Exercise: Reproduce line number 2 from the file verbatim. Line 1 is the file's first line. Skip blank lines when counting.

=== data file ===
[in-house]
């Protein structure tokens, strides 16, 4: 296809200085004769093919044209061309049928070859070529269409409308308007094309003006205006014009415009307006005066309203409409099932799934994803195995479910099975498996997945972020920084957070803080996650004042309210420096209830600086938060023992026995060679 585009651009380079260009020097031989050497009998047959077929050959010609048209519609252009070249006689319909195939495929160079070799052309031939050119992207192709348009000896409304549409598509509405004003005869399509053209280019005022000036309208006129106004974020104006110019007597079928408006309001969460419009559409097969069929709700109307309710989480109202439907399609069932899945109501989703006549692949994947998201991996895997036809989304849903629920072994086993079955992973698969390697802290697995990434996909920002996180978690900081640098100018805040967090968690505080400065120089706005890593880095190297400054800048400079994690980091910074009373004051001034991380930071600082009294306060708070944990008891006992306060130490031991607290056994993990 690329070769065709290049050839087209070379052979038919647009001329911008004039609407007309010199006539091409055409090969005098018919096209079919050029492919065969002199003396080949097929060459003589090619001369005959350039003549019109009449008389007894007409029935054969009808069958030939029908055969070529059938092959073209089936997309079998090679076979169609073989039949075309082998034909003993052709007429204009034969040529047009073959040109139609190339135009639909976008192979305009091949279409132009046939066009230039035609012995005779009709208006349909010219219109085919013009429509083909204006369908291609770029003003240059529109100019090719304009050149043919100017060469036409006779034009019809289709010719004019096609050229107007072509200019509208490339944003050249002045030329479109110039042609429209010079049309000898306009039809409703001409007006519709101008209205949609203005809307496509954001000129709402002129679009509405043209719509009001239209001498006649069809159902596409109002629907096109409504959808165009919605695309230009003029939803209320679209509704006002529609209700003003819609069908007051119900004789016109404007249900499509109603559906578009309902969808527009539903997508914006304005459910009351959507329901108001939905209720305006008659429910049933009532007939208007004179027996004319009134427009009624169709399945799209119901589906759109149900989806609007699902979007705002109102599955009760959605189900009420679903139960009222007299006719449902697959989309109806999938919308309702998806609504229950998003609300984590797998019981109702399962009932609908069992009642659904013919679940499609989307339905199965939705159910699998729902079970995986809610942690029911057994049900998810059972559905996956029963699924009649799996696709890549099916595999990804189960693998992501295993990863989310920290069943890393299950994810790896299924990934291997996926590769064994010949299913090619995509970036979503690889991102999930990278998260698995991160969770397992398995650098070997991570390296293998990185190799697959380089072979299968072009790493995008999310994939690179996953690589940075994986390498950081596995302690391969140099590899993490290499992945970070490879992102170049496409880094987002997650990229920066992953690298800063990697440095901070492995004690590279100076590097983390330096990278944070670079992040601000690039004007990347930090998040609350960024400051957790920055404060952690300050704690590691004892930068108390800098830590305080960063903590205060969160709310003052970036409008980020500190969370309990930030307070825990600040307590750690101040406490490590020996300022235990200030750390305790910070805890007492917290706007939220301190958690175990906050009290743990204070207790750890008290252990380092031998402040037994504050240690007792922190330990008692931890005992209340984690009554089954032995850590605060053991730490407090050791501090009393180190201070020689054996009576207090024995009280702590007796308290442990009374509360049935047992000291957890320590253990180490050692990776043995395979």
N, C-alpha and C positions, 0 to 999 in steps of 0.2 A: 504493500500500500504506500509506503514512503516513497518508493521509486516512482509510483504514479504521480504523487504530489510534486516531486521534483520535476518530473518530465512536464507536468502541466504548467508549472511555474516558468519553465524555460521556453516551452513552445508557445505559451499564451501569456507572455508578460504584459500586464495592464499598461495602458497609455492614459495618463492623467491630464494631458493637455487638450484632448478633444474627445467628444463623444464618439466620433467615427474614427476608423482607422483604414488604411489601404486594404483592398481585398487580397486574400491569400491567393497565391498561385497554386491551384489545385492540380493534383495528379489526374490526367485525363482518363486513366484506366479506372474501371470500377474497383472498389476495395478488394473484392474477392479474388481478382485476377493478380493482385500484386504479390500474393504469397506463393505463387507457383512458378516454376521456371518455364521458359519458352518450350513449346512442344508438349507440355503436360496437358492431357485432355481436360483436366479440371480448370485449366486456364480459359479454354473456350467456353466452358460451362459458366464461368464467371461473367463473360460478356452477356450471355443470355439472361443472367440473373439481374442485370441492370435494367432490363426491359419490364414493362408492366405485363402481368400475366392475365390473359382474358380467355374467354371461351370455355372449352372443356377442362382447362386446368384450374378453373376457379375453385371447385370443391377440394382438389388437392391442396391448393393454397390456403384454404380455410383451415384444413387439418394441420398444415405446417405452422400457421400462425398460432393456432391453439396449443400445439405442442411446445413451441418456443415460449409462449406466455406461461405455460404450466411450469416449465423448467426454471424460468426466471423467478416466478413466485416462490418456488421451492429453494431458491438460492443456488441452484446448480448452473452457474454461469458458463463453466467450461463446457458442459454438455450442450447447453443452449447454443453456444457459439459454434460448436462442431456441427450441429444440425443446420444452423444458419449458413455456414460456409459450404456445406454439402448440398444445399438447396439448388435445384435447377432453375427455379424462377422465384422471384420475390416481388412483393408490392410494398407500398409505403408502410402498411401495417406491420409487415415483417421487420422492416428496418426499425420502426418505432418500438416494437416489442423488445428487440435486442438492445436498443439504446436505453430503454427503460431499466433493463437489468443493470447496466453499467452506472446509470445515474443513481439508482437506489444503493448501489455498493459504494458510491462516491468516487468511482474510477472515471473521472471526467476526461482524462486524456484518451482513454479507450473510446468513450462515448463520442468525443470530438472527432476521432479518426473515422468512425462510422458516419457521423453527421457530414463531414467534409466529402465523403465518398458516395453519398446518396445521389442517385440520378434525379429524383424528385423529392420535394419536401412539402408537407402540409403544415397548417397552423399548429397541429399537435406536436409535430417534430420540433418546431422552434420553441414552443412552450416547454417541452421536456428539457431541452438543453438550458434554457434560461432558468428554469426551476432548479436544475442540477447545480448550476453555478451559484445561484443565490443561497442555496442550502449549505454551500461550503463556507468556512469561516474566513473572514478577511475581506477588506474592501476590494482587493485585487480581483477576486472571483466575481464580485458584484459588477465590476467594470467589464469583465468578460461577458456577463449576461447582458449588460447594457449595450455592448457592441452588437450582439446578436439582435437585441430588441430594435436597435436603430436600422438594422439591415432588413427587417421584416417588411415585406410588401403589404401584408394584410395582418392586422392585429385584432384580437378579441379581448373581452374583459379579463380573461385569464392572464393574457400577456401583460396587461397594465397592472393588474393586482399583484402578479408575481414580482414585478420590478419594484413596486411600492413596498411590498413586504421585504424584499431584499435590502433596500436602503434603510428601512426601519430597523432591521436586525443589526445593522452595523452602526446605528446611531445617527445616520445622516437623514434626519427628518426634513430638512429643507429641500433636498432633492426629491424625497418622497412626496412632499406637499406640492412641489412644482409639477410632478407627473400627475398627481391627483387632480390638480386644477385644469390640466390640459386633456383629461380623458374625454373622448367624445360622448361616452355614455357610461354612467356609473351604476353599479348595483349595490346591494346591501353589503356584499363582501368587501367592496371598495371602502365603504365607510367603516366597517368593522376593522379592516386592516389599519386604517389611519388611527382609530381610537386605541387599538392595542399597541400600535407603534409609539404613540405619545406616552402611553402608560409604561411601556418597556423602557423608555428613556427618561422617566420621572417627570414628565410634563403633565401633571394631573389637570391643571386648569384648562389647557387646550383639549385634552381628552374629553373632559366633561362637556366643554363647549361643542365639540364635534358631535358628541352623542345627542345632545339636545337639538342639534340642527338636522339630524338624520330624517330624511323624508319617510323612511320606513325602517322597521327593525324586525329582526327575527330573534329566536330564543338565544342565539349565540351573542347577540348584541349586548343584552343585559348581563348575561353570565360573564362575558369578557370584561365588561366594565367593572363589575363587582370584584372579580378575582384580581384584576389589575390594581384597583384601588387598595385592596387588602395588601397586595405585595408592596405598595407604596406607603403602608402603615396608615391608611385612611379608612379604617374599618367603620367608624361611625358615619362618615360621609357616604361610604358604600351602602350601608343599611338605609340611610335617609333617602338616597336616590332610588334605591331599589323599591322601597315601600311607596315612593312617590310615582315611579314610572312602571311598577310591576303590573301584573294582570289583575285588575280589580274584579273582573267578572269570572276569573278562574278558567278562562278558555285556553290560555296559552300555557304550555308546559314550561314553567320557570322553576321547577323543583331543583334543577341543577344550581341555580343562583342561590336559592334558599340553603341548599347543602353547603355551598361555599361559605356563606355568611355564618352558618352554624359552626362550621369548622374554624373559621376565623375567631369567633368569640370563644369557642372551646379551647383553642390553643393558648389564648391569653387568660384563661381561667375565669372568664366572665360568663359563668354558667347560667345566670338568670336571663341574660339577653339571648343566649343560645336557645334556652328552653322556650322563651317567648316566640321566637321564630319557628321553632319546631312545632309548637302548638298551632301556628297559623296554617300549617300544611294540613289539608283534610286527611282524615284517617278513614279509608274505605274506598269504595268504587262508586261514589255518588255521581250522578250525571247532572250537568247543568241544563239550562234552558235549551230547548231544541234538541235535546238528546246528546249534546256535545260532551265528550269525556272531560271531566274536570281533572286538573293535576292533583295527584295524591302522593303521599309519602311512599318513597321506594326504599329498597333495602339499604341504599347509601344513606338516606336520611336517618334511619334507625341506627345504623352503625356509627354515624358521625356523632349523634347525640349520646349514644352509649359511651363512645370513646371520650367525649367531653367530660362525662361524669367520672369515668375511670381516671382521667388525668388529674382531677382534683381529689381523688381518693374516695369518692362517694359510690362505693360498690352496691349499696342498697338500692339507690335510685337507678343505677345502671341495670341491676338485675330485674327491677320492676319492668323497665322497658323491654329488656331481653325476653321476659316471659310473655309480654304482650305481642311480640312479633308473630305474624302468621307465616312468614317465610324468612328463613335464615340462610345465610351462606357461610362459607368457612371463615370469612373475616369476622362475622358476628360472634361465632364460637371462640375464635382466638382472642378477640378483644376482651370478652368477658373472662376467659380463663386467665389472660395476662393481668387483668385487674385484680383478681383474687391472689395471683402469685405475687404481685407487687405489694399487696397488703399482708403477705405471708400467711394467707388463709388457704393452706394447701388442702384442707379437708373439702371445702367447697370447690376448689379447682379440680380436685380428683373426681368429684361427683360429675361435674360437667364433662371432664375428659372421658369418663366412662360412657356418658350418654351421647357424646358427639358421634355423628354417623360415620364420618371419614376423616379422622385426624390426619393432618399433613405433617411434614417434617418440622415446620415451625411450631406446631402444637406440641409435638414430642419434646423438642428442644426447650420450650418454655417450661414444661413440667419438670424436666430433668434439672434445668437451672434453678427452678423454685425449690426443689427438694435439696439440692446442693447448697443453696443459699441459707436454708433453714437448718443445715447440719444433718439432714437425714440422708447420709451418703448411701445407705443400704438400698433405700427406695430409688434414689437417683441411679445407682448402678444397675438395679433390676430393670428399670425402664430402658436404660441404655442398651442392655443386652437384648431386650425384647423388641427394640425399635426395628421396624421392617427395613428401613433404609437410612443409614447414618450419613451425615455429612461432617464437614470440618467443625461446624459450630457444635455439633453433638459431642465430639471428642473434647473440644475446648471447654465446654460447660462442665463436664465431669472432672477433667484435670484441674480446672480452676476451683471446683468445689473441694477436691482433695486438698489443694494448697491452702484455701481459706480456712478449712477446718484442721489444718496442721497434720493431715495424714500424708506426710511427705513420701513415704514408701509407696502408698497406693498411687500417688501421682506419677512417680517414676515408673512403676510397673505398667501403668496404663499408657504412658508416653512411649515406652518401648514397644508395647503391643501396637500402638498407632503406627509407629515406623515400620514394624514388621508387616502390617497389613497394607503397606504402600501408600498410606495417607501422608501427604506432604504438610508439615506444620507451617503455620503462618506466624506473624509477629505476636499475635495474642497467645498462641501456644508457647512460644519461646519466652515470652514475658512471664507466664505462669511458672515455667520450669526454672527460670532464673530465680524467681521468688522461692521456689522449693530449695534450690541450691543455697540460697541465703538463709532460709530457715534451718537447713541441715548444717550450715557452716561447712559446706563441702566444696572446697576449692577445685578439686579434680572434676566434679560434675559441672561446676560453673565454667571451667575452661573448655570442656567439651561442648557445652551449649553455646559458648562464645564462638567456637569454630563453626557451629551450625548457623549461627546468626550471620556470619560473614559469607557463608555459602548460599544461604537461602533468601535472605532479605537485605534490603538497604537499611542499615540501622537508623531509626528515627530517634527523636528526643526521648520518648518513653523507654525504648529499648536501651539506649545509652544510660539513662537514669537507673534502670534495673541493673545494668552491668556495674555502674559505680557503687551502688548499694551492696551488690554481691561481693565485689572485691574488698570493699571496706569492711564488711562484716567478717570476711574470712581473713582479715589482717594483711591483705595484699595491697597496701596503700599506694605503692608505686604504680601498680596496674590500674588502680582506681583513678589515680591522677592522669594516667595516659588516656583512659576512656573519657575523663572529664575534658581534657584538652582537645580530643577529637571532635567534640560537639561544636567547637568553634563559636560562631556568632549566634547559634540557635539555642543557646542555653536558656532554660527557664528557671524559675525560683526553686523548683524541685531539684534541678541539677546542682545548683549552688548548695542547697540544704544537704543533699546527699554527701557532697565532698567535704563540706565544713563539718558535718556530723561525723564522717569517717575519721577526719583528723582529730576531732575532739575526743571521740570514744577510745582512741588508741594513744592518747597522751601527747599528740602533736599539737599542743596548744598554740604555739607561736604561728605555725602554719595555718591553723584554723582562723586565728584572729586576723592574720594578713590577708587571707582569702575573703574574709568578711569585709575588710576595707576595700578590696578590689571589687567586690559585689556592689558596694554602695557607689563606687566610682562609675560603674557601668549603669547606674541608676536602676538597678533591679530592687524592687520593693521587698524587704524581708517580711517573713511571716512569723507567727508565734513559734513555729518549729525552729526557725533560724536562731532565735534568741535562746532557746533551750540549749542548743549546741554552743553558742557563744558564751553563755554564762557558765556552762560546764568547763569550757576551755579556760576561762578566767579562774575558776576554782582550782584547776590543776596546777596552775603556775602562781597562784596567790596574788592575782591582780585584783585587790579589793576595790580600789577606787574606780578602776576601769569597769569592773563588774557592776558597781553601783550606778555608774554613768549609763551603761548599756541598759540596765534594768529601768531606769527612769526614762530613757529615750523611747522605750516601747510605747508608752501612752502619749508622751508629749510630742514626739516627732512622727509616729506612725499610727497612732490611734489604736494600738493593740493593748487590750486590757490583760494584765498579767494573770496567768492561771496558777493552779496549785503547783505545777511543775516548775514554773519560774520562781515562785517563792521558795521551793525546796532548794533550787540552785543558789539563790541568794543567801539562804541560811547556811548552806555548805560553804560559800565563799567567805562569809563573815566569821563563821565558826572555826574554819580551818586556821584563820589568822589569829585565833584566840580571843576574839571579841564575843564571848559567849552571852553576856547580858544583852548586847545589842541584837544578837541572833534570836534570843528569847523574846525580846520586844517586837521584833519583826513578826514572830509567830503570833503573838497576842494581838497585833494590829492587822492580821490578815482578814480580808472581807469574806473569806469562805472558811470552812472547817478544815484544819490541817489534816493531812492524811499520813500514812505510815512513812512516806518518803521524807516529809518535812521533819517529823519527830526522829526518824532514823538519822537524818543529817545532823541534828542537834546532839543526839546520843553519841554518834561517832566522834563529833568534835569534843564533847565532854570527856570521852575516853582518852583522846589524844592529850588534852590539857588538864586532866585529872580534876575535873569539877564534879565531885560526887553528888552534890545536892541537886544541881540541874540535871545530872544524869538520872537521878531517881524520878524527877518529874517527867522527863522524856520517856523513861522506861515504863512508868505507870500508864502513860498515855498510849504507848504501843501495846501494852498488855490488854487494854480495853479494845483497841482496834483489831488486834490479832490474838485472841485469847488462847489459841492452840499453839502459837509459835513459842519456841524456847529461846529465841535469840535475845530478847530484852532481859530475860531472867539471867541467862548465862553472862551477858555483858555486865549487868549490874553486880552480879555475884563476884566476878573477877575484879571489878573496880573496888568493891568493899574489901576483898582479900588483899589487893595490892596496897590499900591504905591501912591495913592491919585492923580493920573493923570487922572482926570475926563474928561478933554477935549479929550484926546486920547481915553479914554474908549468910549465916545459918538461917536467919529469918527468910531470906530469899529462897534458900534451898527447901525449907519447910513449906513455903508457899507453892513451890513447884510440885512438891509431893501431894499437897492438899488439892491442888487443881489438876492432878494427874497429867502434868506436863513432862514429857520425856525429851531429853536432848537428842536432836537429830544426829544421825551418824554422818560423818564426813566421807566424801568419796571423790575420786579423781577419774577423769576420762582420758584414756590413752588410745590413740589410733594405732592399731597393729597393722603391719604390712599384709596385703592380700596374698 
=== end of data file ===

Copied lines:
């Protein structure tokens, strides 16, 4: 296809200085004769093919044209061309049928070859070529269409409308308007094309003006205006014009415009307006005066309203409409099932799934994803195995479910099975498996997945972020920084957070803080996650004042309210420096209830600086938060023992026995060679 585009651009380079260009020097031989050497009998047959077929050959010609048209519609252009070249006689319909195939495929160079070799052309031939050119992207192709348009000896409304549409598509509405004003005869399509053209280019005022000036309208006129106004974020104006110019007597079928408006309001969460419009559409097969069929709700109307309710989480109202439907399609069932899945109501989703006549692949994947998201991996895997036809989304849903629920072994086993079955992973698969390697802290697995990434996909920002996180978690900081640098100018805040967090968690505080400065120089706005890593880095190297400054800048400079994690980091910074009373004051001034991380930071600082009294306060708070944990008891006992306060130490031991607290056994993990 690329070769065709290049050839087209070379052979038919647009001329911008004039609407007309010199006539091409055409090969005098018919096209079919050029492919065969002199003396080949097929060459003589090619001369005959350039003549019109009449008389007894007409029935054969009808069958030939029908055969070529059938092959073209089936997309079998090679076979169609073989039949075309082998034909003993052709007429204009034969040529047009073959040109139609190339135009639909976008192979305009091949279409132009046939066009230039035609012995005779009709208006349909010219219109085919013009429509083909204006369908291609770029003003240059529109100019090719304009050149043919100017060469036409006779034009019809289709010719004019096609050229107007072509200019509208490339944003050249002045030329479109110039042609429209010079049309000898306009039809409703001409007006519709101008209205949609203005809307496509954001000129709402002129679009509405043209719509009001239209001498006649069809159902596409109002629907096109409504959808165009919605695309230009003029939803209320679209509704006002529609209700003003819609069908007051119900004789016109404007249900499509109603559906578009309902969808527009539903997508914006304005459910009351959507329901108001939905209720305006008659429910049933009532007939208007004179027996004319009134427009009624169709399945799209119901589906759109149900989806609007699902979007705002109102599955009760959605189900009420679903139960009222007299006719449902697959989309109806999938919308309702998806609504229950998003609300984590797998019981109702399962009932609908069992009642659904013919679940499609989307339905199965939705159910699998729902079970995986809610942690029911057994049900998810059972559905996956029963699924009649799996696709890549099916595999990804189960693998992501295993990863989310920290069943890393299950994810790896299924990934291997996926590769064994010949299913090619995509970036979503690889991102999930990278998260698995991160969770397992398995650098070997991570390296293998990185190799697959380089072979299968072009790493995008999310994939690179996953690589940075994986390498950081596995302690391969140099590899993490290499992945970070490879992102170049496409880094987002997650990229920066992953690298800063990697440095901070492995004690590279100076590097983390330096990278944070670079992040601000690039004007990347930090998040609350960024400051957790920055404060952690300050704690590691004892930068108390800098830590305080960063903590205060969160709310003052970036409008980020500190969370309990930030307070825990600040307590750690101040406490490590020996300022235990200030750390305790910070805890007492917290706007939220301190958690175990906050009290743990204070207790750890008290252990380092031998402040037994504050240690007792922190330990008692931890005992209340984690009554089954032995850590605060053991730490407090050791501090009393180190201070020689054996009576207090024995009280702590007796308290442990009374509360049935047992000291957890320590253990180490050692990776043995395979």